Thousands of Canadians are. And new fully licensed shops are opening by the dozen to serve them. Even many people who can afford the soaring price of beefsteak have discovered that Old Paint is tender, tasty and half the price
WE CANADIANS have always been proud of our standard of living and, in our pride, we’ve tended to look down on Europeans for their willingness to use thrifty substitutes. But now it’s different. We’ve not only had to get down off our high horse.
A romantic who saw his dreams of high adventure come true, Churchill was never happier than when, cigar in mouth, he stood in an open car amid the cheering people. But his bodyguard also saw him when he was deeply despondent and once when he thought he might die
W. H. THOMPSON
WHEN I first went to work for Winston Churchill as his personal bodyguard—a position I held throughout the Second World War—it was with real trepidation. In the first two or three months I found it difficult to be at ease before his brusque, demanding manner.
HITLER indirectly helped Ken Johnstone, who writes about Montreal's Bargain Night Out on page 17, to sell his first magazine article. Ken was beaten up by Nazi bully boys one night in Berlin in 1934 and the story of what happened started a journalistic career which has made Johnstone one of the best-known magazine writers in the country.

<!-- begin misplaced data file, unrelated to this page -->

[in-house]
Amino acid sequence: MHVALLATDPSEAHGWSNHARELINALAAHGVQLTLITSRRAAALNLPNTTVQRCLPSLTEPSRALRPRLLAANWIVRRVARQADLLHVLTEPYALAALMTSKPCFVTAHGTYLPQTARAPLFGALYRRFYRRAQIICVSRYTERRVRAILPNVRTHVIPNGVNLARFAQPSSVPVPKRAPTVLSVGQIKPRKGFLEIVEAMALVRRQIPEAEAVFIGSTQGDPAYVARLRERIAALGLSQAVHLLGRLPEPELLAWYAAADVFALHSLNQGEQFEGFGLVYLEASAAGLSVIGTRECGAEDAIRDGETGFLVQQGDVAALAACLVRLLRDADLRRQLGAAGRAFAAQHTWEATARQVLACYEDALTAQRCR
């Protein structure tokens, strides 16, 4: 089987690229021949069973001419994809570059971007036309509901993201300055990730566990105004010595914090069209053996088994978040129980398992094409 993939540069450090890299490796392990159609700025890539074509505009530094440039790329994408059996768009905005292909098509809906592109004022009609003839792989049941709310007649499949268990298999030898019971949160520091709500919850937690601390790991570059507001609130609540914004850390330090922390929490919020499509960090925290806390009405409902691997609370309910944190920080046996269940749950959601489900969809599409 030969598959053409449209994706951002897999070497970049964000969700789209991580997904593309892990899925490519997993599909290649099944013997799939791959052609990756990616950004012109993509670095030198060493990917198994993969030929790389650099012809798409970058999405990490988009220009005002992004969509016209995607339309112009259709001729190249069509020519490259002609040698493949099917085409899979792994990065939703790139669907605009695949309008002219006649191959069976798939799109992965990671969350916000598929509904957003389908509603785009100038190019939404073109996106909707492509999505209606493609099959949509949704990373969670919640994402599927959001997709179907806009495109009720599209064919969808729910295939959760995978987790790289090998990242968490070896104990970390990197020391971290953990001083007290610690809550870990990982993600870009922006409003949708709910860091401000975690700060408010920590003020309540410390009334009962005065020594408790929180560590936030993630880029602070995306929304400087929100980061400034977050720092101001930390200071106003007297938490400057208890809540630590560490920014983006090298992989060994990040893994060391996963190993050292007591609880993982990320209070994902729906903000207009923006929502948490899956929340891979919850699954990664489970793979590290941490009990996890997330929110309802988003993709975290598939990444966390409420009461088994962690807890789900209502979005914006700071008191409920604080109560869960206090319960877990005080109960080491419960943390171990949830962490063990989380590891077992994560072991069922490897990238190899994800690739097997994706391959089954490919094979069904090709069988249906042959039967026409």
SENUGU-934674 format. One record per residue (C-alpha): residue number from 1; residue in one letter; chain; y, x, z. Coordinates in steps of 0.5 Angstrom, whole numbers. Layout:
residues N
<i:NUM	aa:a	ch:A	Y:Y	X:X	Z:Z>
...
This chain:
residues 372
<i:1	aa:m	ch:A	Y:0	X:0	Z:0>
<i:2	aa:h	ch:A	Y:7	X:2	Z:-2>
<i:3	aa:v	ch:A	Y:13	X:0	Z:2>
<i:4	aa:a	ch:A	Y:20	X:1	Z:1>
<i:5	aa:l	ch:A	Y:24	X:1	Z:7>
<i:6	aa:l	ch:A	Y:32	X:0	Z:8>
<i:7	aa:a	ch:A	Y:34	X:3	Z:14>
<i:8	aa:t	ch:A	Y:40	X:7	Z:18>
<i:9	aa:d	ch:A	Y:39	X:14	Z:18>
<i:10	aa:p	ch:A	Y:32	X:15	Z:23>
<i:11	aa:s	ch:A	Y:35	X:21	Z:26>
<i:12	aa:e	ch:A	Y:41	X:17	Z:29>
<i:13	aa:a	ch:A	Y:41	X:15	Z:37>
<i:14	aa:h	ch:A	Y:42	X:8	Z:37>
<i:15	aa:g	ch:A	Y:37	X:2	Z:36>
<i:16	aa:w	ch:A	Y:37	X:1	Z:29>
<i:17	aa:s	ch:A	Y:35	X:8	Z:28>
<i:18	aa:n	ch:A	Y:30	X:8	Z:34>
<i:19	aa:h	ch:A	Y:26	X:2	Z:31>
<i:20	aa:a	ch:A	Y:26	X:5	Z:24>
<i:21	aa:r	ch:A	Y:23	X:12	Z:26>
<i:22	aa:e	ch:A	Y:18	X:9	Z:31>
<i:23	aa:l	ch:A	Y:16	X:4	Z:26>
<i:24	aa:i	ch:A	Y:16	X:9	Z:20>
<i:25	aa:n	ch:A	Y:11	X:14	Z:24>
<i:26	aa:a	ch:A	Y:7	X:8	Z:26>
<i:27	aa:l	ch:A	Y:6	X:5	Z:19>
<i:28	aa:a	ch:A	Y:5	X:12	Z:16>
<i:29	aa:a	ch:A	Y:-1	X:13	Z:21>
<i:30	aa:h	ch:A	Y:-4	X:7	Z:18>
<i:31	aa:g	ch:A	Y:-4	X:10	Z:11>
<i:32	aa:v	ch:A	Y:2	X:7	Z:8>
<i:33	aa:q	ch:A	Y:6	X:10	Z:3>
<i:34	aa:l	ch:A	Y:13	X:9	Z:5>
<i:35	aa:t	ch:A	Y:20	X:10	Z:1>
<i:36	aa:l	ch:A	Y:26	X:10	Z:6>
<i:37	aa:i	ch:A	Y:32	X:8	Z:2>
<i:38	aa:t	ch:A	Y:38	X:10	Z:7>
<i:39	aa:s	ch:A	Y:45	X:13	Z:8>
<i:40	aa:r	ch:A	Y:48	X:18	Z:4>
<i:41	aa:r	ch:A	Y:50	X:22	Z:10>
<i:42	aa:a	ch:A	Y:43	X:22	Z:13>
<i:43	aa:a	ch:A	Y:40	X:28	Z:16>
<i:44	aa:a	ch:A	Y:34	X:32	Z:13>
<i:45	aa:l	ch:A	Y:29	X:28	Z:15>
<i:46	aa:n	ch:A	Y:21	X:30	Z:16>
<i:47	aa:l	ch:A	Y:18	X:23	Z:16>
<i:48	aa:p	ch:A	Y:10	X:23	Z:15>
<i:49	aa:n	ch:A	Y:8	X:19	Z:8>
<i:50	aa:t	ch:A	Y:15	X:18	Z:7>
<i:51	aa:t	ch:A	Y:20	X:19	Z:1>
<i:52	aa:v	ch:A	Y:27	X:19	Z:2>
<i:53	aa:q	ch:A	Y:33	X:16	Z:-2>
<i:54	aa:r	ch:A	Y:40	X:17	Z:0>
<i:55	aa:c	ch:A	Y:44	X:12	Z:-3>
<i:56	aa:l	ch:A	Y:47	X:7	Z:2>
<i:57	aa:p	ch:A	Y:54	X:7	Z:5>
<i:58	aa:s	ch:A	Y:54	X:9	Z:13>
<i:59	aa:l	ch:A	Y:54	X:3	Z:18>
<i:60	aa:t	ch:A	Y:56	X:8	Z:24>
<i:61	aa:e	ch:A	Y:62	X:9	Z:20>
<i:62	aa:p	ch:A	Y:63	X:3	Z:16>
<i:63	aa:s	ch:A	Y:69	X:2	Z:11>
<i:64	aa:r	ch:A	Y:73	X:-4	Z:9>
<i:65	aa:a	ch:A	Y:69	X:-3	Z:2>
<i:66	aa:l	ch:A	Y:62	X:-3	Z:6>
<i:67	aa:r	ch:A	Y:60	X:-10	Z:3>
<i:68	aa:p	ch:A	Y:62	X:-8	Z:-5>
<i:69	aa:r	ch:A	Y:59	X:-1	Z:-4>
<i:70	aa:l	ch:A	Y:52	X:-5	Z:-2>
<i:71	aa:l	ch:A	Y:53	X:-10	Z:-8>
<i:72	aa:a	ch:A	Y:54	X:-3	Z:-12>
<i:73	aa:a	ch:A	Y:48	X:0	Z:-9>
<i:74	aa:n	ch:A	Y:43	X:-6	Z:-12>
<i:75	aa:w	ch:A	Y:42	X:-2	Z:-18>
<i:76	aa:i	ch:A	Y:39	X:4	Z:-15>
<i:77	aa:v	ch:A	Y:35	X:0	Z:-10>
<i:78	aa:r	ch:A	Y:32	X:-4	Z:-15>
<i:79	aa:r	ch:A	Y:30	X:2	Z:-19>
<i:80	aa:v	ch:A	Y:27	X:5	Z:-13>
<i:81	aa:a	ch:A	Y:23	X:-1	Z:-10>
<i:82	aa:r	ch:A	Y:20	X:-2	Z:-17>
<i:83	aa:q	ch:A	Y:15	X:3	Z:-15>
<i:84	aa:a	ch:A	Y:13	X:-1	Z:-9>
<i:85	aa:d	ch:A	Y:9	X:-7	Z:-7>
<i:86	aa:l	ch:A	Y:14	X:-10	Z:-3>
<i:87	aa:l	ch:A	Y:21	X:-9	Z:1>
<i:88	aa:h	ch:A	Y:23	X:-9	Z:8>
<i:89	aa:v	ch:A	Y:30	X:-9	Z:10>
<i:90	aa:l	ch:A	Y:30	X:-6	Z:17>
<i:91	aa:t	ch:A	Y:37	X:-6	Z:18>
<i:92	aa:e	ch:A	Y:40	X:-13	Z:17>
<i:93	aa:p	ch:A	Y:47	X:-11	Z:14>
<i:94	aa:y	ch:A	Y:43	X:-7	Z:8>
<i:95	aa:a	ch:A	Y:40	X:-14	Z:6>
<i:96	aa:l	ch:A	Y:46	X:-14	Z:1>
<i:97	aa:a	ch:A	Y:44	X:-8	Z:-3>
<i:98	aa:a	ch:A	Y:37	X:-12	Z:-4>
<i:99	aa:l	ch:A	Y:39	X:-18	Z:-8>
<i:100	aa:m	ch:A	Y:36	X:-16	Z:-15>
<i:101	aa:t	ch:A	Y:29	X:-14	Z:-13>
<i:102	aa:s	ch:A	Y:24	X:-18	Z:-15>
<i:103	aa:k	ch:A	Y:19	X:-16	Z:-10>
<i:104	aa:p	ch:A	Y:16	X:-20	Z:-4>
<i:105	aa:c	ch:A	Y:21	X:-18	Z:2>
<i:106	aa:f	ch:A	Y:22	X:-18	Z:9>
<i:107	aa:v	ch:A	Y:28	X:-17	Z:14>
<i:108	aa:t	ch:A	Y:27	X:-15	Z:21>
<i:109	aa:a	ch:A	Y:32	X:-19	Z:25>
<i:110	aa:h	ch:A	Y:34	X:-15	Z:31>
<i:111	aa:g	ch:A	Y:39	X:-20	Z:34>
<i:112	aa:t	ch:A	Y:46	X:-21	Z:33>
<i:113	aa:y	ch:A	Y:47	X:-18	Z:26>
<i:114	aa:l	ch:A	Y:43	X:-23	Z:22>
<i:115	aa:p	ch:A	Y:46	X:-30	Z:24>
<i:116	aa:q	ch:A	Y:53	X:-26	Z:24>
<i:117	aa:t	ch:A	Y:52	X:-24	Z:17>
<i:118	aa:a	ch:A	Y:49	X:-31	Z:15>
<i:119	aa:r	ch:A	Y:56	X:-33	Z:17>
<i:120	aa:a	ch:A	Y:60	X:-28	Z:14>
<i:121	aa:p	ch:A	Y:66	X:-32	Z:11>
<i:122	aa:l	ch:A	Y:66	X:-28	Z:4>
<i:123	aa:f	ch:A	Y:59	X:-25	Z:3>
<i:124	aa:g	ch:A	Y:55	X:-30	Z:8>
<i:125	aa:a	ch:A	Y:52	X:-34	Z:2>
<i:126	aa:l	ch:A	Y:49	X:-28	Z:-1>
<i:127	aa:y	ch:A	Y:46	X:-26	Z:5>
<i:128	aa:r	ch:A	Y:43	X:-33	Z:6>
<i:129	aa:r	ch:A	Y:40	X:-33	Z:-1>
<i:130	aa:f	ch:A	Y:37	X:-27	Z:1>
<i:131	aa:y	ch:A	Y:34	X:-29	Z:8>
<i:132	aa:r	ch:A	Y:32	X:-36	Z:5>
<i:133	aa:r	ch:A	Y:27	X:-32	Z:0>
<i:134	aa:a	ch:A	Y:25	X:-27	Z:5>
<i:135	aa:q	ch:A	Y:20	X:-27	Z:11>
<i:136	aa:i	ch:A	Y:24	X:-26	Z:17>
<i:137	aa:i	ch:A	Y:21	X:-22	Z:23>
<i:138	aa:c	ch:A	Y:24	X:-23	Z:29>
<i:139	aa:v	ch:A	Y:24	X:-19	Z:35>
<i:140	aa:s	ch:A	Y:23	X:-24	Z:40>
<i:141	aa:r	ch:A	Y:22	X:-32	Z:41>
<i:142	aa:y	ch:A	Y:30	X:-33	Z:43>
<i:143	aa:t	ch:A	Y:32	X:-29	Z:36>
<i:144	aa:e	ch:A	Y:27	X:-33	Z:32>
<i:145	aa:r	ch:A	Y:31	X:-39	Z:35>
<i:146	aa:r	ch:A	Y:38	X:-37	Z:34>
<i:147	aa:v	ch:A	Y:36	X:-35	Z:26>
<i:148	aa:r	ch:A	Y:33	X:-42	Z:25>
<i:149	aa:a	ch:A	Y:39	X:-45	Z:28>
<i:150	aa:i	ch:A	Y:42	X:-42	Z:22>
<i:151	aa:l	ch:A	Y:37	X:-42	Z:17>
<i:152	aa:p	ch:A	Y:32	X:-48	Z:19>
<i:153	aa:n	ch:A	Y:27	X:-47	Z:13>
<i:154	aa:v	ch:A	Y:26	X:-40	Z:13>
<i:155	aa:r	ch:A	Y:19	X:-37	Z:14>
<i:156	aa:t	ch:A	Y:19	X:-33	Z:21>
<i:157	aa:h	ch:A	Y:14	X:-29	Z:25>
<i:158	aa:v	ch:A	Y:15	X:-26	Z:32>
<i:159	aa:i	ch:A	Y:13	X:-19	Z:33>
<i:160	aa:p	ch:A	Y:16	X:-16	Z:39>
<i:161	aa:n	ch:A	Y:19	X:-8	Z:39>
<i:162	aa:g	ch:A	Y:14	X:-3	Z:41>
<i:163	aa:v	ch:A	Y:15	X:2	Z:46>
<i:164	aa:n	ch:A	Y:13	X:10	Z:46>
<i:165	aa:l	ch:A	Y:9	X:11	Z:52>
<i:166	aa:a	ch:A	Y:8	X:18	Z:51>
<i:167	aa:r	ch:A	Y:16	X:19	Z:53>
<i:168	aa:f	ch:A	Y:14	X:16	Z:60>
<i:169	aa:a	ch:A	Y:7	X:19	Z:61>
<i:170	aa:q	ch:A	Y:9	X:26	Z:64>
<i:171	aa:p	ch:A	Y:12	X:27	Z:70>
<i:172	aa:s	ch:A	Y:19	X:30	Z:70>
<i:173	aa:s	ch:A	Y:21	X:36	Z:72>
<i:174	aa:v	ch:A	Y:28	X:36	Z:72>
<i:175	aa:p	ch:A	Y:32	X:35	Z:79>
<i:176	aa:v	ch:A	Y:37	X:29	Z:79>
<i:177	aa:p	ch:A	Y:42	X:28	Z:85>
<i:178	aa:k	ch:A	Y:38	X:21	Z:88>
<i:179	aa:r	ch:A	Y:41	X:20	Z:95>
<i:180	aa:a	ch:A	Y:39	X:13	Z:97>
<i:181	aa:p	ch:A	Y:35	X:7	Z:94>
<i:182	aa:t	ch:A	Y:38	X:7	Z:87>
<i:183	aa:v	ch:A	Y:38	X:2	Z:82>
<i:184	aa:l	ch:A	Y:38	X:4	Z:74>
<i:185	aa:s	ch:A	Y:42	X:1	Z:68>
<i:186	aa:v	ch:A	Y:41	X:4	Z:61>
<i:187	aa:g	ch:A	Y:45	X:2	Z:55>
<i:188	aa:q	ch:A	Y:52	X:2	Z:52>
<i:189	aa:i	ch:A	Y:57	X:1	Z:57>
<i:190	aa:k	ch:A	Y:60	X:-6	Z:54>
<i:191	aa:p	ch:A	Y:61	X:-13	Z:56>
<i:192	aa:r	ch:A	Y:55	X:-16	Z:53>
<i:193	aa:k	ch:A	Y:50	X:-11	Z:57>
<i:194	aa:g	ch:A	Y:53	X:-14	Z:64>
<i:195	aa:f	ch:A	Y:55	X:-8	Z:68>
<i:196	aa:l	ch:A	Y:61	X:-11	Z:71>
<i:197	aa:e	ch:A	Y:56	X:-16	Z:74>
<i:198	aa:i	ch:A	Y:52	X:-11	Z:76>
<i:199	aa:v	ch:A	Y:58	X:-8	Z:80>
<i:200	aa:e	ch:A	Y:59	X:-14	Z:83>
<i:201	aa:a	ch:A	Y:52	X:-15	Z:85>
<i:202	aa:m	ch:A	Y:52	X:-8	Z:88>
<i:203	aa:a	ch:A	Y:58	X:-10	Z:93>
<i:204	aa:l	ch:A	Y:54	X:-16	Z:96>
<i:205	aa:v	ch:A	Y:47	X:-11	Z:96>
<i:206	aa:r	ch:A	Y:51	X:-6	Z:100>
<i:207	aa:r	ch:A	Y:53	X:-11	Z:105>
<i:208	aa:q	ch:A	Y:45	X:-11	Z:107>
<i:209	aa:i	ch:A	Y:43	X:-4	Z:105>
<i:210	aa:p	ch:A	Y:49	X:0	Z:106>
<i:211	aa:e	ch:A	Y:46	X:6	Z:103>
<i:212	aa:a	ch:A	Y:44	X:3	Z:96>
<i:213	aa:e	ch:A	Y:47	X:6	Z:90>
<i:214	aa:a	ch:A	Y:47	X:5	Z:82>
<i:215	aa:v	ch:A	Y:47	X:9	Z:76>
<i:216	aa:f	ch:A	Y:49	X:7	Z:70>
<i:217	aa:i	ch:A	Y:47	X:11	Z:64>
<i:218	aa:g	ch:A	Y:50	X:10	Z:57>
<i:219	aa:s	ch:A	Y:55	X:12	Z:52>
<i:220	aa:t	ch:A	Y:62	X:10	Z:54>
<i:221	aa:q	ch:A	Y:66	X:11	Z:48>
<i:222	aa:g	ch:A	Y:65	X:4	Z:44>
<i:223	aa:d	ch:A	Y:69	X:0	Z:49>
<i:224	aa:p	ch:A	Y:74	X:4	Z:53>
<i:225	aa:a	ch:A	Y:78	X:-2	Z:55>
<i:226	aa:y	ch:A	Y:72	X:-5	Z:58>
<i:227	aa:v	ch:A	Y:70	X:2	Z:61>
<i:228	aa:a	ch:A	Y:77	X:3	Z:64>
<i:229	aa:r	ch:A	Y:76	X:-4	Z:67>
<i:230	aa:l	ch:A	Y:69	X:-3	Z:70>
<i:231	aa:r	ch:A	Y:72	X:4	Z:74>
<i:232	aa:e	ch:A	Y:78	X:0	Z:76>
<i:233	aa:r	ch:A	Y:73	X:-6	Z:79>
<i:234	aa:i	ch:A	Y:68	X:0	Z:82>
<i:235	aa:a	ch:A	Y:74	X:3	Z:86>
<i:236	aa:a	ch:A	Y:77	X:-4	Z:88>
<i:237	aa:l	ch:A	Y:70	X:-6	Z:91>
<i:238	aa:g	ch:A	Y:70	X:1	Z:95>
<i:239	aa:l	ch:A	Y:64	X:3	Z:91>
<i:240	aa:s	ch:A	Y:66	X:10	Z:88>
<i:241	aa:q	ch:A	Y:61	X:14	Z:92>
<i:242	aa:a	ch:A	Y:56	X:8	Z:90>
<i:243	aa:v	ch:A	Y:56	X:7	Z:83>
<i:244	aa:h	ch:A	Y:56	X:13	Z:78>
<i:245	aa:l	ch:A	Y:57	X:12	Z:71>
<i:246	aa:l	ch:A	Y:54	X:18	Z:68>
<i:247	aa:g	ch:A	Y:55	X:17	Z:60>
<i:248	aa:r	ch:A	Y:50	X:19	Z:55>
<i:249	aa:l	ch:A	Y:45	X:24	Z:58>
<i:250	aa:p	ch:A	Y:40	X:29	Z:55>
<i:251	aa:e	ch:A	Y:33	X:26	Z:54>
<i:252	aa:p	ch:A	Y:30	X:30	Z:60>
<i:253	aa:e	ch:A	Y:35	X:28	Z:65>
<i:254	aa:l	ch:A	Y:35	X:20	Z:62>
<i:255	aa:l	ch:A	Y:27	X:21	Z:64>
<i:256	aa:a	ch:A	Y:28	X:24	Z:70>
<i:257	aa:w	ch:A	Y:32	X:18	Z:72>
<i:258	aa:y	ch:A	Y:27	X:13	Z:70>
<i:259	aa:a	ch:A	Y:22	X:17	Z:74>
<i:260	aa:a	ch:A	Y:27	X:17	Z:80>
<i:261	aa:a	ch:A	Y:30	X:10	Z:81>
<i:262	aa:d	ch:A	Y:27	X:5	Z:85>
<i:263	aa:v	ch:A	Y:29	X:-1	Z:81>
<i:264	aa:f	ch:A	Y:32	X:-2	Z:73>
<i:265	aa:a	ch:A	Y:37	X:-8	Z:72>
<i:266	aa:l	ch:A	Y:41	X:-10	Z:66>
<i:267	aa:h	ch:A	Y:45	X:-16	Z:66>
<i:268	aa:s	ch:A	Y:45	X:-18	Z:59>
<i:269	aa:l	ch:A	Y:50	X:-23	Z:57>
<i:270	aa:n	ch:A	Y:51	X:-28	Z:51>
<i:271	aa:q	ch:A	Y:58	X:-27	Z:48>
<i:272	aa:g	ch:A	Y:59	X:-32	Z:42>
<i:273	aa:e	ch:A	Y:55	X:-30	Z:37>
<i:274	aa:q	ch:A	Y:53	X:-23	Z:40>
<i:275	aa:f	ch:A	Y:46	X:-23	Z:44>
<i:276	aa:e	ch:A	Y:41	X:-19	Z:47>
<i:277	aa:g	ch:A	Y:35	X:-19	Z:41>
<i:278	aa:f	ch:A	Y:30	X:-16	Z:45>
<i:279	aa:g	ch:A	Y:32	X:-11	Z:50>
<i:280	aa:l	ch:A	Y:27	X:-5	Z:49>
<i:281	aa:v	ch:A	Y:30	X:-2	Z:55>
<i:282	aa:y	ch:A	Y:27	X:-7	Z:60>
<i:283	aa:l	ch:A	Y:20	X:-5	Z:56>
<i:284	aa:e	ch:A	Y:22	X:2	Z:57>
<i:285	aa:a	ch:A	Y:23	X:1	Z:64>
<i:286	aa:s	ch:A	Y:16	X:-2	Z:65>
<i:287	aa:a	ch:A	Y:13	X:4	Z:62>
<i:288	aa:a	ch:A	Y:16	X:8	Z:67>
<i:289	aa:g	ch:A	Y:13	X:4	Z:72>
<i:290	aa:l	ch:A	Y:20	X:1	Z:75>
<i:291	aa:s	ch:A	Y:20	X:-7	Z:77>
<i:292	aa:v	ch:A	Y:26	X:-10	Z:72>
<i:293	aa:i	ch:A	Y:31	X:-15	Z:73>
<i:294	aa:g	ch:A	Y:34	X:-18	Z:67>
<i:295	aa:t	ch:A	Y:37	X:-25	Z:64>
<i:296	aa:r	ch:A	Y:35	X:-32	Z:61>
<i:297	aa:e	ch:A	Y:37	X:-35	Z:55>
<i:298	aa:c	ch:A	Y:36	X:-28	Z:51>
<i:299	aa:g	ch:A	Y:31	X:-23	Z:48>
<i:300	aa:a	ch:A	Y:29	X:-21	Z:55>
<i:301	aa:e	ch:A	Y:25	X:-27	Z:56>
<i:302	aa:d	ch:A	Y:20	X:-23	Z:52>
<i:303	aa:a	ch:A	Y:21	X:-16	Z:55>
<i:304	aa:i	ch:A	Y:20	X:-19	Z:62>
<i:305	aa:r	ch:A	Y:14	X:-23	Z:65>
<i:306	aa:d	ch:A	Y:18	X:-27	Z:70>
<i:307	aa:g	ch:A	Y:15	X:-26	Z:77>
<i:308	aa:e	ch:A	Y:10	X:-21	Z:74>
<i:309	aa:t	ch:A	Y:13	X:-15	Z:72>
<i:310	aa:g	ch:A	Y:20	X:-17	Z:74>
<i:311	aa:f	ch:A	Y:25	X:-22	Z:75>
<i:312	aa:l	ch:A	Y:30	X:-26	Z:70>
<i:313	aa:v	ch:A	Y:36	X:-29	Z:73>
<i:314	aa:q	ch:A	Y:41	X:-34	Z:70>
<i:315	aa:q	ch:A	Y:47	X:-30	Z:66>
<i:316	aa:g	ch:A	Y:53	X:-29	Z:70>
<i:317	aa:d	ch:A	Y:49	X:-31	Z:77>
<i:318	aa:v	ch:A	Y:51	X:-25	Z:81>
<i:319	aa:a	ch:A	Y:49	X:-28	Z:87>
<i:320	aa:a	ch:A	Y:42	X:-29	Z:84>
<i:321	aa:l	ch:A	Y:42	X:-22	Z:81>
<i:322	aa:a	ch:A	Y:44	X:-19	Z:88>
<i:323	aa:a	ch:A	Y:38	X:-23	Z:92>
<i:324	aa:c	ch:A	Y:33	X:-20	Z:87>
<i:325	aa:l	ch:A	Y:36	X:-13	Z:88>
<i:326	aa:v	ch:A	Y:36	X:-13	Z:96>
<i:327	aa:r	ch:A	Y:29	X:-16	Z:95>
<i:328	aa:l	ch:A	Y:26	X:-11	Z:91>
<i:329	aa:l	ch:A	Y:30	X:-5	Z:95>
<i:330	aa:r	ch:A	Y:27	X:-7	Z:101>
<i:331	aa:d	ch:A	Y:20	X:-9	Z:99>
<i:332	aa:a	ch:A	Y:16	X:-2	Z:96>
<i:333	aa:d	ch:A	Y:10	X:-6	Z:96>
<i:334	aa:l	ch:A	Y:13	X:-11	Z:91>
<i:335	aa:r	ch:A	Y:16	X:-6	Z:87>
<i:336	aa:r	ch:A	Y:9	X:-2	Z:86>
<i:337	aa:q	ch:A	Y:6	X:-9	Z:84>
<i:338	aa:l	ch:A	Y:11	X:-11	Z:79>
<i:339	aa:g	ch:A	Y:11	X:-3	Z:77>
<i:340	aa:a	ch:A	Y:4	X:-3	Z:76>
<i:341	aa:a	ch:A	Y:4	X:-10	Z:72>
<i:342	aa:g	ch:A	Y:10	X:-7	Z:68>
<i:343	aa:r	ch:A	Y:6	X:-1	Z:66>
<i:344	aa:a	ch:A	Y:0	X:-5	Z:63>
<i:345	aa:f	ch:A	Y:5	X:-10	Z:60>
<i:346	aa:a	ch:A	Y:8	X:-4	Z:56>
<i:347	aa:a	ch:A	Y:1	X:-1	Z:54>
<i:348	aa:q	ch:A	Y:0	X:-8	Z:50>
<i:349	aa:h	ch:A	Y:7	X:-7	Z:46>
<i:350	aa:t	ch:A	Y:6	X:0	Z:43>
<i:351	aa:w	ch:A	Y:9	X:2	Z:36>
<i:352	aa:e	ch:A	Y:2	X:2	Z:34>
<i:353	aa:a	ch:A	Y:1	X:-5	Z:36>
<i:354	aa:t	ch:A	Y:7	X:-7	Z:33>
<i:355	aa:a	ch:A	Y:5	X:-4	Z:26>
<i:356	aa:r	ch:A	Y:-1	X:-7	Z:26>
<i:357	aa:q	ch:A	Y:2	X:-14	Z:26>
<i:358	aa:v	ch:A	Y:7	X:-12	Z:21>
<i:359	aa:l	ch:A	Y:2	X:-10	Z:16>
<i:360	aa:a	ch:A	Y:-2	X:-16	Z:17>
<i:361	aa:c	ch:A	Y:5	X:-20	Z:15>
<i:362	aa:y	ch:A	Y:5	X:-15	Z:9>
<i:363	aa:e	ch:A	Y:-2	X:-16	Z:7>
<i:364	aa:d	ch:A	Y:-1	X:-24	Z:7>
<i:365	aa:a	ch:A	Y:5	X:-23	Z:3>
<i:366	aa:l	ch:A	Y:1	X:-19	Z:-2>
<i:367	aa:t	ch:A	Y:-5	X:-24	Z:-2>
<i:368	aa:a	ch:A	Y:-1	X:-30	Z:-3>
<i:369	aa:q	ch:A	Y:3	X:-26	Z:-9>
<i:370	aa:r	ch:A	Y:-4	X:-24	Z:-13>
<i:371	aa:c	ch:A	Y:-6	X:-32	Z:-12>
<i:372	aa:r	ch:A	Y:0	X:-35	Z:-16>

BRIGHT VICTORY: The rehabilitation of a blinded ex-soldier (movingly played by Arthur Kennedy) is narrated with power and tenderness, although one or two of the incidents seem contrived. It's a picture that leaves a good taste in the mouth without using too much sugar.
DESCENDED as I am from a long line of shade-pullers, it has taken me quite a while to get used to life behind a picture window. Now I love it. Frankly, I didn’t know we were getting one when we sent away for our new house plans. But when our contractor started nailing on the roof while an outside wall was still missing I asked my wife, who understands blueprints, if there was a brick shortage.
There’s something I would like to know, Just where do all the snowflakes go? I try to catch them 'fore they land, But when I hold them in my hand, There's nothing there that I can get, Except a little bit of wet.
I think the story, The Runaways (Oct. 1), is the sweetest little love story I have read for many a day. I have read it through many times over and like it better every time.—F. Y. C. Serjeant, Victoria. We “Slayed” Him I just want to tell you that I laughed like crazy all the way through your wonderful piece of humor, How to Slay Them with Small Talk (Sept 1).
A WEALTHY lawyer in Hamilton, Ont., bought a Cadillac convertible and on his first test spin heard a jingling rattle somewhere under the seat. The dealer went over the car thoroughly, decided he’d ironed out the rattle and returned it to the owner.